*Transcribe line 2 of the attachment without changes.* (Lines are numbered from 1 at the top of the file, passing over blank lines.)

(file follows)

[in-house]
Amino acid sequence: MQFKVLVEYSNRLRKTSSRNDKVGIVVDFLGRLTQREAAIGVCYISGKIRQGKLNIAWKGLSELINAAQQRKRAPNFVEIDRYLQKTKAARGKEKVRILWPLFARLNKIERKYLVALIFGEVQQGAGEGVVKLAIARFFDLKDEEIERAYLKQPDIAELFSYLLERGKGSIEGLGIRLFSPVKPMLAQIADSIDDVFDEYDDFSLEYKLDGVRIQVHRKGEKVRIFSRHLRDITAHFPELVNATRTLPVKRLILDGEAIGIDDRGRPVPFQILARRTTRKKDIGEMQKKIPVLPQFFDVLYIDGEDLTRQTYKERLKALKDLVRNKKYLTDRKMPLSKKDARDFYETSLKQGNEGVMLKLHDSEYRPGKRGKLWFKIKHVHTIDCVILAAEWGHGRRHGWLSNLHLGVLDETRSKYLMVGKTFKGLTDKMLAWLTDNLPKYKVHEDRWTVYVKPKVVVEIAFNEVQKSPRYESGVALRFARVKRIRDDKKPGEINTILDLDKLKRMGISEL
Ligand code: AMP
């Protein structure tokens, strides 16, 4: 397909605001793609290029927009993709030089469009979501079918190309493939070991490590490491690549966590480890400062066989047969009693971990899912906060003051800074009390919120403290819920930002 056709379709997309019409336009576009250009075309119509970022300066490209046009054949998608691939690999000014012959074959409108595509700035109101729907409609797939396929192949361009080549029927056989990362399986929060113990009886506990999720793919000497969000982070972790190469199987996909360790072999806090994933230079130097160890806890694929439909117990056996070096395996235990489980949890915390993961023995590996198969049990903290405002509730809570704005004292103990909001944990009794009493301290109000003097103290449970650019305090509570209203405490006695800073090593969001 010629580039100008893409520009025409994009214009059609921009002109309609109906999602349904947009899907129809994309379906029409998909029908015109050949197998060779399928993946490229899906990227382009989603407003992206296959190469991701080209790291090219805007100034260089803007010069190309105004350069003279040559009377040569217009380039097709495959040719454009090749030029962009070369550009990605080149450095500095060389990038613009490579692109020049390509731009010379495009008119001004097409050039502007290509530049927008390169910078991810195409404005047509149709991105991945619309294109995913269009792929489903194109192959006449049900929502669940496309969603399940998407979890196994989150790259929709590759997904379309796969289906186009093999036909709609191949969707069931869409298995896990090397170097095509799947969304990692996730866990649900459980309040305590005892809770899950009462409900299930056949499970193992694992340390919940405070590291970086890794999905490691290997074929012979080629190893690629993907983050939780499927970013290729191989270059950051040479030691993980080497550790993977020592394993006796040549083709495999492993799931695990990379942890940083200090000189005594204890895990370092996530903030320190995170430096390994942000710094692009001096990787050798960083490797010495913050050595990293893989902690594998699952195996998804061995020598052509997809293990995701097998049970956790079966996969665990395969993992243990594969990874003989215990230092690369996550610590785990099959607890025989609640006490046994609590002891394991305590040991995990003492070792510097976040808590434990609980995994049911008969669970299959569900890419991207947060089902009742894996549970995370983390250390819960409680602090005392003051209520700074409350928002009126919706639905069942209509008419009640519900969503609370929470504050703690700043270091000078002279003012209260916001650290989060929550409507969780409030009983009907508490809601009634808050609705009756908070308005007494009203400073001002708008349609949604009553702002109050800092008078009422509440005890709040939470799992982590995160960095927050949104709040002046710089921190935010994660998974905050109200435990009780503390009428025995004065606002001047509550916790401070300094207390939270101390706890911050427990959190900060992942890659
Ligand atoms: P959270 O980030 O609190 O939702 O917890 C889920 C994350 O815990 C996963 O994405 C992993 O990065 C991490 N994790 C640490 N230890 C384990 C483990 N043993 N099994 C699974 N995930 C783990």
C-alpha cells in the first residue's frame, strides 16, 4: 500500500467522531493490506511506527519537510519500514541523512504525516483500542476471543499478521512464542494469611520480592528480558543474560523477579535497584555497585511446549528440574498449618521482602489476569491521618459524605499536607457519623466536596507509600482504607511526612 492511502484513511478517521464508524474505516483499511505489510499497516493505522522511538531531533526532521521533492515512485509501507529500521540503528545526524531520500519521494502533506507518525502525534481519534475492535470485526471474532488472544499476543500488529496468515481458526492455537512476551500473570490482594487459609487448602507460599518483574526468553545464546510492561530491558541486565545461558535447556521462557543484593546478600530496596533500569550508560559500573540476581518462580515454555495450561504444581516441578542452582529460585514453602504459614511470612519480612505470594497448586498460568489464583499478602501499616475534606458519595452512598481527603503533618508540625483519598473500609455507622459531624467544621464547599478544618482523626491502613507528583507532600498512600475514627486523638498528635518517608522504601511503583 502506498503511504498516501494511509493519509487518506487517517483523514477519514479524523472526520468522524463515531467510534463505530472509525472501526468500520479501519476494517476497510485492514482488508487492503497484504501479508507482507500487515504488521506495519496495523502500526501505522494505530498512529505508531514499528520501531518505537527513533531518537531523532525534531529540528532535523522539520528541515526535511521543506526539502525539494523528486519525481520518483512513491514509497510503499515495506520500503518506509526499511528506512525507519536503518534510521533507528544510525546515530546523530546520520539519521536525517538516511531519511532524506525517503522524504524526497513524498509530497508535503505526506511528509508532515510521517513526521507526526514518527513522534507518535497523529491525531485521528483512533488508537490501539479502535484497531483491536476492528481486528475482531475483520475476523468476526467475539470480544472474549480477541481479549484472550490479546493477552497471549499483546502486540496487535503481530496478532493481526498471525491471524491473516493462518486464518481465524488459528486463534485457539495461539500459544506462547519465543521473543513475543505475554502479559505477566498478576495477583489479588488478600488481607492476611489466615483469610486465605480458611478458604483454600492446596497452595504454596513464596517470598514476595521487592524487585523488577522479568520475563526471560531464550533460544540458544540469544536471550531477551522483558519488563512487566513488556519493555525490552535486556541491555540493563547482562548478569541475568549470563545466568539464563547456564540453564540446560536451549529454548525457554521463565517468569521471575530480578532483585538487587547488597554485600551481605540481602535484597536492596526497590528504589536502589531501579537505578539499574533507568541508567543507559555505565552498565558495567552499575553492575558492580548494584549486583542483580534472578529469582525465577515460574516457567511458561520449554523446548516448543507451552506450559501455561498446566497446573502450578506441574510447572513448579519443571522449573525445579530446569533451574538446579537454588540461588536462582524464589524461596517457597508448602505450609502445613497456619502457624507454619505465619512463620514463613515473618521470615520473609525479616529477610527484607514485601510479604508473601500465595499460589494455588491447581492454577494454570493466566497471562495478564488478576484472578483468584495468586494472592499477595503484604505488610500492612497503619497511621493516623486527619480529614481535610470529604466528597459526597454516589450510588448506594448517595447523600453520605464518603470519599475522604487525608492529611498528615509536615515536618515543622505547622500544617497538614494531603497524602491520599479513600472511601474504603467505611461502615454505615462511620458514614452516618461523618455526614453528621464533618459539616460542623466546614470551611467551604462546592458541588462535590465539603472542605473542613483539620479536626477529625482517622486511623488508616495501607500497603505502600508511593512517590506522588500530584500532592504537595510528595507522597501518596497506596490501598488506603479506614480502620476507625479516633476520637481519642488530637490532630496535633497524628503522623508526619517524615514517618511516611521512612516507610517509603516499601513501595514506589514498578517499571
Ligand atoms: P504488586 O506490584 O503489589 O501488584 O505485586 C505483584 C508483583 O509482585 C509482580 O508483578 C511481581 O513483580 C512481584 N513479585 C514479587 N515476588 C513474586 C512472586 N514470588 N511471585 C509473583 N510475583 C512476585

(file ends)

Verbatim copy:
Amino acid sequence: MQFKVLVEYSNRLRKTSSRNDKVGIVVDFLGRLTQREAAIGVCYISGKIRQGKLNIAWKGLSELINAAQQRKRAPNFVEIDRYLQKTKAARGKEKVRILWPLFARLNKIERKYLVALIFGEVQQGAGEGVVKLAIARFFDLKDEEIERAYLKQPDIAELFSYLLERGKGSIEGLGIRLFSPVKPMLAQIADSIDDVFDEYDDFSLEYKLDGVRIQVHRKGEKVRIFSRHLRDITAHFPELVNATRTLPVKRLILDGEAIGIDDRGRPVPFQILARRTTRKKDIGEMQKKIPVLPQFFDVLYIDGEDLTRQTYKERLKALKDLVRNKKYLTDRKMPLSKKDARDFYETSLKQGNEGVMLKLHDSEYRPGKRGKLWFKIKHVHTIDCVILAAEWGHGRRHGWLSNLHLGVLDETRSKYLMVGKTFKGLTDKMLAWLTDNLPKYKVHEDRWTVYVKPKVVVEIAFNEVQKSPRYESGVALRFARVKRIRDDKKPGEINTILDLDKLKRMGISEL